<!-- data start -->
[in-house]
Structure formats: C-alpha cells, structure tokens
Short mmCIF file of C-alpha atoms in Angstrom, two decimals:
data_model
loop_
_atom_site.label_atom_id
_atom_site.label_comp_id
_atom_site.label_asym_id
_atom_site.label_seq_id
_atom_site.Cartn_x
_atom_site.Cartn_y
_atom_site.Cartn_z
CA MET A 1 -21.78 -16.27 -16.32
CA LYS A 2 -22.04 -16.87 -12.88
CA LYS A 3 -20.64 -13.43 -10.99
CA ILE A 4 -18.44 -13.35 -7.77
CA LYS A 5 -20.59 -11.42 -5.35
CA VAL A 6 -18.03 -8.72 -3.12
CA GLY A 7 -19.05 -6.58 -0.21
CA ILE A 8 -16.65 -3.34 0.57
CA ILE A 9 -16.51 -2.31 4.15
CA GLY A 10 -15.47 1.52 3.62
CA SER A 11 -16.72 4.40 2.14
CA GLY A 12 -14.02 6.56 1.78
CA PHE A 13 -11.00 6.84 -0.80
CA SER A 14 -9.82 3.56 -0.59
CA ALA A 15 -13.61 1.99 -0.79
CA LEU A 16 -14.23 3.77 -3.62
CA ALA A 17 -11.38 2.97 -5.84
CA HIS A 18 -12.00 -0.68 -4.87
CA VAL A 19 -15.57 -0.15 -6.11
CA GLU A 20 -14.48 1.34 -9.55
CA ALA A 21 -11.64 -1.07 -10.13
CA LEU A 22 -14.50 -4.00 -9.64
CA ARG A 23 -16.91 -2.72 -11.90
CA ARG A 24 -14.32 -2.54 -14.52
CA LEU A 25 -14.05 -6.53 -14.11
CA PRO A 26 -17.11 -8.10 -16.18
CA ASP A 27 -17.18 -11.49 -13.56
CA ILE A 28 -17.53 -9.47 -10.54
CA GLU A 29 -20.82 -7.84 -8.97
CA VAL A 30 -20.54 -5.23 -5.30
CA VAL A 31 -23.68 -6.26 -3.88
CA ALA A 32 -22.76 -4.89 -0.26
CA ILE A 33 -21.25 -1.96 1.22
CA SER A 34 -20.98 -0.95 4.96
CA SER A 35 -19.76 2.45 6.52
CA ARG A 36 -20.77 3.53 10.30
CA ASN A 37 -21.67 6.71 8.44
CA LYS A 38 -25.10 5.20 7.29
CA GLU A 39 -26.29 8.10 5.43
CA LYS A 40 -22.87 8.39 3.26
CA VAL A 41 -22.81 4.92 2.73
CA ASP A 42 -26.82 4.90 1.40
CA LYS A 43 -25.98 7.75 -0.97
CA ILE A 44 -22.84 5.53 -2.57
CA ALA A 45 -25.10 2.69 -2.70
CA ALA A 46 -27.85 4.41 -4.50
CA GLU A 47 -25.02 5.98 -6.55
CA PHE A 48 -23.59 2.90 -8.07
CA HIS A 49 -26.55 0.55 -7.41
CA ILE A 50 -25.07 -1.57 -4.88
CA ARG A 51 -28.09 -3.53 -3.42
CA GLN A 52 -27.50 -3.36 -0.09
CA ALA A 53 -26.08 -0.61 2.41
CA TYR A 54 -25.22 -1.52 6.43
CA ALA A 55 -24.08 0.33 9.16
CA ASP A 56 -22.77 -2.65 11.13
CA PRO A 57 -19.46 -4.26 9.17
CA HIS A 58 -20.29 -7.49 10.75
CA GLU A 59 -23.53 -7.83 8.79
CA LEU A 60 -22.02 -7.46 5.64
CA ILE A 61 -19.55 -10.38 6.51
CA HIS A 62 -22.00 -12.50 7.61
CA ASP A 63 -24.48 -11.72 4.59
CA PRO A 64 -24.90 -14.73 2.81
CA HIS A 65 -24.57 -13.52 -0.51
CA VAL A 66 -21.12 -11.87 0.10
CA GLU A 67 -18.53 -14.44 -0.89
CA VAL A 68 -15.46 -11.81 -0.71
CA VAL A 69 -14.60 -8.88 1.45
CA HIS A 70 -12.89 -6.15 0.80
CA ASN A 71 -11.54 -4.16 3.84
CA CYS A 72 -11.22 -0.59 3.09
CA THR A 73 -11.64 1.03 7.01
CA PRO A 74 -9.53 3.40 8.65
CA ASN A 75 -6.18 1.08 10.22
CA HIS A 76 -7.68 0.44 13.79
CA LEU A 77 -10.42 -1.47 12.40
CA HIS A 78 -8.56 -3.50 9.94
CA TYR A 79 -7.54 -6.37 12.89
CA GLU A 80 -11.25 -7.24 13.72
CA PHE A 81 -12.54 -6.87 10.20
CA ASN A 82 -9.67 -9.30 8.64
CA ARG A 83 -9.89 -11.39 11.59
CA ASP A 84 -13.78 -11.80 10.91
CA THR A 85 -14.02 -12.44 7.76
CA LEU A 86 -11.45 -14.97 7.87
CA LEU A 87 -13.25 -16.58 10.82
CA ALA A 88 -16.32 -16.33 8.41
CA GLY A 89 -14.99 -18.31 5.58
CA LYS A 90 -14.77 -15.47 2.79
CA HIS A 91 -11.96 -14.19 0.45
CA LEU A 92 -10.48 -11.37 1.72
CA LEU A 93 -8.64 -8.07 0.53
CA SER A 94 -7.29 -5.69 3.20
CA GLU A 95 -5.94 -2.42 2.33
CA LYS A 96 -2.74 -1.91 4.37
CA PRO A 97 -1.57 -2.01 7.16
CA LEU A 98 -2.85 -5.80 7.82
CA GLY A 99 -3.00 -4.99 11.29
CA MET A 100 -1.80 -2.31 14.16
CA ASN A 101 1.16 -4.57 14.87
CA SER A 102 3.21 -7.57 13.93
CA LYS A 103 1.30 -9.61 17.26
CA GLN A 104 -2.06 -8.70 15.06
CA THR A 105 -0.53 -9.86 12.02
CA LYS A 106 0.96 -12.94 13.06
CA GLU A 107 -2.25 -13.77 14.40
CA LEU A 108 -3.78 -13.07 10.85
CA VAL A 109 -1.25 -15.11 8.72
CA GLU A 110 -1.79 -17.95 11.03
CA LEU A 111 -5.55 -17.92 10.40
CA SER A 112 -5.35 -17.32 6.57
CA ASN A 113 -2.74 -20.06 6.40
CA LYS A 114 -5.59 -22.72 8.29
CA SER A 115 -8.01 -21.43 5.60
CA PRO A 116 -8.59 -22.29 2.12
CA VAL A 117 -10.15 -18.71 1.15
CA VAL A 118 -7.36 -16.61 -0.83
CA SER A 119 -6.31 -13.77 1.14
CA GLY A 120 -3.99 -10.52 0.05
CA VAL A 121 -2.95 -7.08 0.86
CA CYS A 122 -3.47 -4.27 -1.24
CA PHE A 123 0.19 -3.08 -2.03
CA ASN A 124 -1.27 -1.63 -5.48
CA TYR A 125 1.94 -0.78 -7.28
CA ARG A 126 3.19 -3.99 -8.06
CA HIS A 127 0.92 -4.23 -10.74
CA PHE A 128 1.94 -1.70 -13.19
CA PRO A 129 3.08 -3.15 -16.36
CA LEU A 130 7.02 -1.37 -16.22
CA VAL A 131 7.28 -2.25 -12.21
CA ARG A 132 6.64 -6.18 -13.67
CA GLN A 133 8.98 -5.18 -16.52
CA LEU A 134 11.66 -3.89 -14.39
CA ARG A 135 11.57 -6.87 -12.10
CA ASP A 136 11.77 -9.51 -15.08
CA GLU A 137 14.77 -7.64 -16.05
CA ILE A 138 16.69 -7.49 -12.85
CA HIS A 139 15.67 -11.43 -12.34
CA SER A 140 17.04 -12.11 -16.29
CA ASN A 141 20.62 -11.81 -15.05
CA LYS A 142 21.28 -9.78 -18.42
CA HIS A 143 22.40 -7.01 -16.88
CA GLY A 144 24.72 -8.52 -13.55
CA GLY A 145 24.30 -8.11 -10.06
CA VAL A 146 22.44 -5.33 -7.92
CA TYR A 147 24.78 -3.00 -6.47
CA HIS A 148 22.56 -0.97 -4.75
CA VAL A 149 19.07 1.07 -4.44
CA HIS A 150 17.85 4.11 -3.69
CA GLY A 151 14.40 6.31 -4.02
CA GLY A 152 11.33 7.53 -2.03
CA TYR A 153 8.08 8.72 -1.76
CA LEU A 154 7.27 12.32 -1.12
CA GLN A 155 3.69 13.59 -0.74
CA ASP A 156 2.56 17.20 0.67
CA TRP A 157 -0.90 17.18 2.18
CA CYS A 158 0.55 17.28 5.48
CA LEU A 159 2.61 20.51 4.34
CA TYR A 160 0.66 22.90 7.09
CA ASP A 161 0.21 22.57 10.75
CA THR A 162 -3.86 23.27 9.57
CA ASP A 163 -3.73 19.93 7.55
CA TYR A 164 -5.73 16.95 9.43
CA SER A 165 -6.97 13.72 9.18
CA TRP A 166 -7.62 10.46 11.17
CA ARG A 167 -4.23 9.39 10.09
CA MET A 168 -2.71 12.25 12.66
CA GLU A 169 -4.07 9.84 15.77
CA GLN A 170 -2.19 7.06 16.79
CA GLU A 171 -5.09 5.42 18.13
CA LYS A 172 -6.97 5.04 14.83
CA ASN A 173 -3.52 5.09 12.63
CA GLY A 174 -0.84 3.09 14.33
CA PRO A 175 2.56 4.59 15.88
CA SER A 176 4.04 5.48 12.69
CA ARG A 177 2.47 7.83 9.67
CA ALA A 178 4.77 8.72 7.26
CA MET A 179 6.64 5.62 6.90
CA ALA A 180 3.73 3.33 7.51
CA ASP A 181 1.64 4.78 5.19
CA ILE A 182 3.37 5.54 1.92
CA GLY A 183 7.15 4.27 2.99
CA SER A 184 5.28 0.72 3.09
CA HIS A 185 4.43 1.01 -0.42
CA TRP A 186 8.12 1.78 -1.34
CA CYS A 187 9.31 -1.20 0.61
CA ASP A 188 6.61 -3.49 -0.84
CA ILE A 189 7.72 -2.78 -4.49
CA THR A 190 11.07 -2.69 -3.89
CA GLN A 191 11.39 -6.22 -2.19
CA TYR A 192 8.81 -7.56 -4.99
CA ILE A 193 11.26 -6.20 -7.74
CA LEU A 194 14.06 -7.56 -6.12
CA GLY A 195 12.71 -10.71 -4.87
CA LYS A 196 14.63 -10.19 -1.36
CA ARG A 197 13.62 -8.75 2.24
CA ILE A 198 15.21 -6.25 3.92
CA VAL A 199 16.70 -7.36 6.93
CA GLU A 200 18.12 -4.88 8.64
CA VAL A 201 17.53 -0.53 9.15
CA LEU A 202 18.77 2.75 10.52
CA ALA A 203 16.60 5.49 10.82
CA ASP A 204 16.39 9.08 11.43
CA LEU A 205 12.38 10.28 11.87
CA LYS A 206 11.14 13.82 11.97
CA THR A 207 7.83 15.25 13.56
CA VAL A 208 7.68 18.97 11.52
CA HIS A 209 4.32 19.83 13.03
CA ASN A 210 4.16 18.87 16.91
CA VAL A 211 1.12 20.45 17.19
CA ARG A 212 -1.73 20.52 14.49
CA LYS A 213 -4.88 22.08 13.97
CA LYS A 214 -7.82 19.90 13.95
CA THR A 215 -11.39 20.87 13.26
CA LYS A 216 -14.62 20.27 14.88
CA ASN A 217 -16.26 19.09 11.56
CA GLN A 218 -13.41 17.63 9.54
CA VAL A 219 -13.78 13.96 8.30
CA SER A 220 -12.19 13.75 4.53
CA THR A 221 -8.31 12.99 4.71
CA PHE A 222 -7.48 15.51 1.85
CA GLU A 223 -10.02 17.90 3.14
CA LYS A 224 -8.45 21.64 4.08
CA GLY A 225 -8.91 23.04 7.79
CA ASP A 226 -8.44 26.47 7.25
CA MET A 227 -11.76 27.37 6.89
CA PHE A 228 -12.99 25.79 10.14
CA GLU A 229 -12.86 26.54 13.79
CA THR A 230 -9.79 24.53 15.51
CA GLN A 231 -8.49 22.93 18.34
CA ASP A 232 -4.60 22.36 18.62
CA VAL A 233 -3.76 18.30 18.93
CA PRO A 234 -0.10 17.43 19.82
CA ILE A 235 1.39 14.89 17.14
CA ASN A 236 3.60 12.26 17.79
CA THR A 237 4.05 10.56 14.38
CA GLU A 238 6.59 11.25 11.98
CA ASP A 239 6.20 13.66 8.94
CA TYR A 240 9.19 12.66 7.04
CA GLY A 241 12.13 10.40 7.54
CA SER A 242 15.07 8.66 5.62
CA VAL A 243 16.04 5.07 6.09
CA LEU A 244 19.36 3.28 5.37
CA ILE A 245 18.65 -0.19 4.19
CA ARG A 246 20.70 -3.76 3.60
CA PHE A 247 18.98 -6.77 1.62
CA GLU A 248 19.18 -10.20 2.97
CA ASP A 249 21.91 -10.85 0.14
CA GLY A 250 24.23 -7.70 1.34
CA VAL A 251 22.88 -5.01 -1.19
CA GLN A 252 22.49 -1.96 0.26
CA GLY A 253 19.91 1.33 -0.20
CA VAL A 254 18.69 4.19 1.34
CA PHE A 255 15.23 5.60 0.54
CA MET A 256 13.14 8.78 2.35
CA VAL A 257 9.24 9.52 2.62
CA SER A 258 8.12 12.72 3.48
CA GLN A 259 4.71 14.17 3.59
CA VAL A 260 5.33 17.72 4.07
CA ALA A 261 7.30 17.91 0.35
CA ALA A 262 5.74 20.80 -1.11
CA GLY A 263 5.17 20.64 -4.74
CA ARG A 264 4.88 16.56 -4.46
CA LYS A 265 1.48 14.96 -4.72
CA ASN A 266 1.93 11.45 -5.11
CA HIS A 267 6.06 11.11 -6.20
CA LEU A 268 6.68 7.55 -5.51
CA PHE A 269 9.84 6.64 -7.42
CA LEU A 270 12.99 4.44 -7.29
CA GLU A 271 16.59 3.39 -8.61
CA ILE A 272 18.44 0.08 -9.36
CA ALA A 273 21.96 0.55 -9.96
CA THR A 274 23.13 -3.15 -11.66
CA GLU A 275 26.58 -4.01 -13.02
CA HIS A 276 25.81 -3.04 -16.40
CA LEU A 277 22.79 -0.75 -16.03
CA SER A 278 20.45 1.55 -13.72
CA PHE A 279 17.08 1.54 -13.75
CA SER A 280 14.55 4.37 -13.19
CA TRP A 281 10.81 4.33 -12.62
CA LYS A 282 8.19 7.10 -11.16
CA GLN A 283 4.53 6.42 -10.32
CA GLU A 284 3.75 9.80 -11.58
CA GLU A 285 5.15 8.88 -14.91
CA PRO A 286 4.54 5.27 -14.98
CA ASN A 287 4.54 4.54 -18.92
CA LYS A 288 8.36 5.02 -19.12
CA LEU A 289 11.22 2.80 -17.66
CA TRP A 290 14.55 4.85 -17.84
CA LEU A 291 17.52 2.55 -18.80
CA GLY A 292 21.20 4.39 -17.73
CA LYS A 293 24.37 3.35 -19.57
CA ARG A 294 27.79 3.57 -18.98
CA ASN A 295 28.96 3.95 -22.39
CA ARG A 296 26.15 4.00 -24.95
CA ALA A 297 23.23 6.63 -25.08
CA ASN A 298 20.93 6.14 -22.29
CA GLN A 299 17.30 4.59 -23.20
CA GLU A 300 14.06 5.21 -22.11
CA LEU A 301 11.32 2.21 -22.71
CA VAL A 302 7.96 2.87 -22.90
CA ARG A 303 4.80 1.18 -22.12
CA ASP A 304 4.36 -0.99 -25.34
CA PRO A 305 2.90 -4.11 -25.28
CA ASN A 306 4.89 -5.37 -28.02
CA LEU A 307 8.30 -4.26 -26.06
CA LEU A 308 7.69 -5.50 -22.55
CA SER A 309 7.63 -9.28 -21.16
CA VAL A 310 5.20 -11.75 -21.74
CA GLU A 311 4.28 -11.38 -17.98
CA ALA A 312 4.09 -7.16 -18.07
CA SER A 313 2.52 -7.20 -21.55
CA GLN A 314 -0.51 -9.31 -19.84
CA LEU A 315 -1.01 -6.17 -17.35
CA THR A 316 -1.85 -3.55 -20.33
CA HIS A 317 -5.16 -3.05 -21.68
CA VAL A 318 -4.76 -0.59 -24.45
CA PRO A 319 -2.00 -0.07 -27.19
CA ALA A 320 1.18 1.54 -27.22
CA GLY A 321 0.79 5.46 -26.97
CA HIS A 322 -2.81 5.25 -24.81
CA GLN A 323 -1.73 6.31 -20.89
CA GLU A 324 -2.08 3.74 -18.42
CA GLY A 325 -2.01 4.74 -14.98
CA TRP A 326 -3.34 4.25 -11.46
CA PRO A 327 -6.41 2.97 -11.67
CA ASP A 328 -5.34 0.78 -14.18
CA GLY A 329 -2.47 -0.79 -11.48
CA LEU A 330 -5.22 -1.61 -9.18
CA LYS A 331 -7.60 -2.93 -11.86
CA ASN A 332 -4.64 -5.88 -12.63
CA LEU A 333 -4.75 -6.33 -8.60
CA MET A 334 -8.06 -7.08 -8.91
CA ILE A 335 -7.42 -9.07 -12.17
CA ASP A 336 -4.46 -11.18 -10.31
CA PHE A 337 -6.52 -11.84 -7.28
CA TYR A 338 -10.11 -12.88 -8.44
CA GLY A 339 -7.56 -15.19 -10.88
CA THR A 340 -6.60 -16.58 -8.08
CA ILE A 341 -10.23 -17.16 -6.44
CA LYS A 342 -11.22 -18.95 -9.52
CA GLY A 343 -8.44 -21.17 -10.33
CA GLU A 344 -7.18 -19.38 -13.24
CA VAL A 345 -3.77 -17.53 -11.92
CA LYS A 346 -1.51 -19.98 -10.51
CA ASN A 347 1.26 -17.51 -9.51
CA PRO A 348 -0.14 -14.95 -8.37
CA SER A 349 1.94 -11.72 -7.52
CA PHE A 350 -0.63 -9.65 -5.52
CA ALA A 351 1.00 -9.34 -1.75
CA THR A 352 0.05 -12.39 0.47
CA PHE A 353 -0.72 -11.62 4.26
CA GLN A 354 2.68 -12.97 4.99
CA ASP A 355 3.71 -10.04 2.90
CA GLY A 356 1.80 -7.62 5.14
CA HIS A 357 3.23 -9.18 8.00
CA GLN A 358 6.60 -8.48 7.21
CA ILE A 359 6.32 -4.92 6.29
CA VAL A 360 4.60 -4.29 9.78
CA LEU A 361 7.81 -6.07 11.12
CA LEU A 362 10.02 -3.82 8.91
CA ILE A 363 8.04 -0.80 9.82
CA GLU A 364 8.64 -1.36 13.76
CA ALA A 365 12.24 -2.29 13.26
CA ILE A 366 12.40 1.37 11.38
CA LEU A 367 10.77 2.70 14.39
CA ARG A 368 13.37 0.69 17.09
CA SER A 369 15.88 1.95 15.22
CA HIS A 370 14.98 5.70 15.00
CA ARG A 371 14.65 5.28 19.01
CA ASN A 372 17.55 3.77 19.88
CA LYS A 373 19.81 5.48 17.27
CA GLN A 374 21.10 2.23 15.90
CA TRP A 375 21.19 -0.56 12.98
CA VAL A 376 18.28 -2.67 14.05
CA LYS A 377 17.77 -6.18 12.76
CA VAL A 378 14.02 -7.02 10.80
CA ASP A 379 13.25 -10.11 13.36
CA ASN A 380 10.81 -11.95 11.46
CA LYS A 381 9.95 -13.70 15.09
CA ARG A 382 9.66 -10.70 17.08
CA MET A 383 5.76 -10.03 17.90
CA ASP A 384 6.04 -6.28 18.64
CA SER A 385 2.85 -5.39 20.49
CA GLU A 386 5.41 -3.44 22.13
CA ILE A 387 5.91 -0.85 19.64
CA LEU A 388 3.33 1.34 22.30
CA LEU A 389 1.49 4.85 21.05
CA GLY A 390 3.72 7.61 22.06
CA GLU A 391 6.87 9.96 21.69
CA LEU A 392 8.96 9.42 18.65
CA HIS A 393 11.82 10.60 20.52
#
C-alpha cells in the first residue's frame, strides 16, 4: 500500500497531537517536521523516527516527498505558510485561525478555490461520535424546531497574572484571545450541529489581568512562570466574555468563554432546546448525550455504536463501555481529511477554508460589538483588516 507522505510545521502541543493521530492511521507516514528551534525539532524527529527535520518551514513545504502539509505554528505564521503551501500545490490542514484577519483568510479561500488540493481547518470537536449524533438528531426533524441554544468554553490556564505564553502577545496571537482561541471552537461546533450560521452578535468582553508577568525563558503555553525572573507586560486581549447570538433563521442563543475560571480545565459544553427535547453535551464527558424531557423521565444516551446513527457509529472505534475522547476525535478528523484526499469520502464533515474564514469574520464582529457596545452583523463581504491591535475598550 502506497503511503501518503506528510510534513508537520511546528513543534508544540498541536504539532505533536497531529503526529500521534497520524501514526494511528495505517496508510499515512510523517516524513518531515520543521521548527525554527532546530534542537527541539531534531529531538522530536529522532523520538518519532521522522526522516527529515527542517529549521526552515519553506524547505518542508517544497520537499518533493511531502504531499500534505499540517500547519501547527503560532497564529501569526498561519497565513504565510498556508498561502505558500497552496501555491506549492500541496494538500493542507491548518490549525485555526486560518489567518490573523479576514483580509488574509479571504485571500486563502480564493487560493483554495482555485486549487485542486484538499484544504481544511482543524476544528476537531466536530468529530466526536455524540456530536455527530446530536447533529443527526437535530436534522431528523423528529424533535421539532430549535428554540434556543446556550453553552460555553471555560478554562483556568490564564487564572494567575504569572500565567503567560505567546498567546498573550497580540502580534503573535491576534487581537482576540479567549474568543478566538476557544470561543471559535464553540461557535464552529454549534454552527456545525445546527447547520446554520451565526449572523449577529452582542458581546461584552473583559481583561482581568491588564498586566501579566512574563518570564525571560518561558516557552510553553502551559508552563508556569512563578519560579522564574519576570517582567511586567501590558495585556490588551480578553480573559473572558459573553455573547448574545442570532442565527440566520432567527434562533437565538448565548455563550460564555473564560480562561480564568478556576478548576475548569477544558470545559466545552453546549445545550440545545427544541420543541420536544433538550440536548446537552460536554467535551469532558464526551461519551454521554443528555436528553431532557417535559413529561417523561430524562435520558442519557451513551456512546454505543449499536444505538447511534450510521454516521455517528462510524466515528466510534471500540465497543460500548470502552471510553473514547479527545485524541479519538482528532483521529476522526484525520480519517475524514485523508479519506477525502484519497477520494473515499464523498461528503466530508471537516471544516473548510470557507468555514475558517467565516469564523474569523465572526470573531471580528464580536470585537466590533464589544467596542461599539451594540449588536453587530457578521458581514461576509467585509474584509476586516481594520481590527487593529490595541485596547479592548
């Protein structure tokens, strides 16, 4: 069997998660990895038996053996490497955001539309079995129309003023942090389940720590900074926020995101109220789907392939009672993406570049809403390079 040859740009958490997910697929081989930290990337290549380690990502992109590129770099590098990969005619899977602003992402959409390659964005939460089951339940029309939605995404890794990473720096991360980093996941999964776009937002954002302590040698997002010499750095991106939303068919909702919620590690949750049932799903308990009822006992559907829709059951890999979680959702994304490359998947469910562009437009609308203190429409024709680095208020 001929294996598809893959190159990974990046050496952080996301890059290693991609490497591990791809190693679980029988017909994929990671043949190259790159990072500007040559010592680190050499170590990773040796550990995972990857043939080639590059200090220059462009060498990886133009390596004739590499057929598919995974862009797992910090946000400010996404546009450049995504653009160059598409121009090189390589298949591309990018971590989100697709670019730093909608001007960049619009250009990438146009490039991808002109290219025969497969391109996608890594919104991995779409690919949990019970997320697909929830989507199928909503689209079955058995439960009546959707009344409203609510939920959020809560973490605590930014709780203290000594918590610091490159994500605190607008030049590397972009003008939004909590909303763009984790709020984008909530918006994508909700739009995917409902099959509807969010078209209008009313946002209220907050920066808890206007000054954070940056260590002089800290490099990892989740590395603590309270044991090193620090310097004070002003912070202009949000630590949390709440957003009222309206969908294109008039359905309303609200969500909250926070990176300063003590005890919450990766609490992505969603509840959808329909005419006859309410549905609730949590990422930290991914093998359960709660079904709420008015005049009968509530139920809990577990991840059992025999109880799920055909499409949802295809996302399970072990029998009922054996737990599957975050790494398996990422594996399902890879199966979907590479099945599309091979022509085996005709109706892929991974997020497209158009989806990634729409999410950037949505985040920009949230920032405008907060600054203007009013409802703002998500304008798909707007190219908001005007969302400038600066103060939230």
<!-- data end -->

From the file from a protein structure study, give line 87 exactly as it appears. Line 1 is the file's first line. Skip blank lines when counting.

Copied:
CA ASN A 75 -6.18 1.08 10.22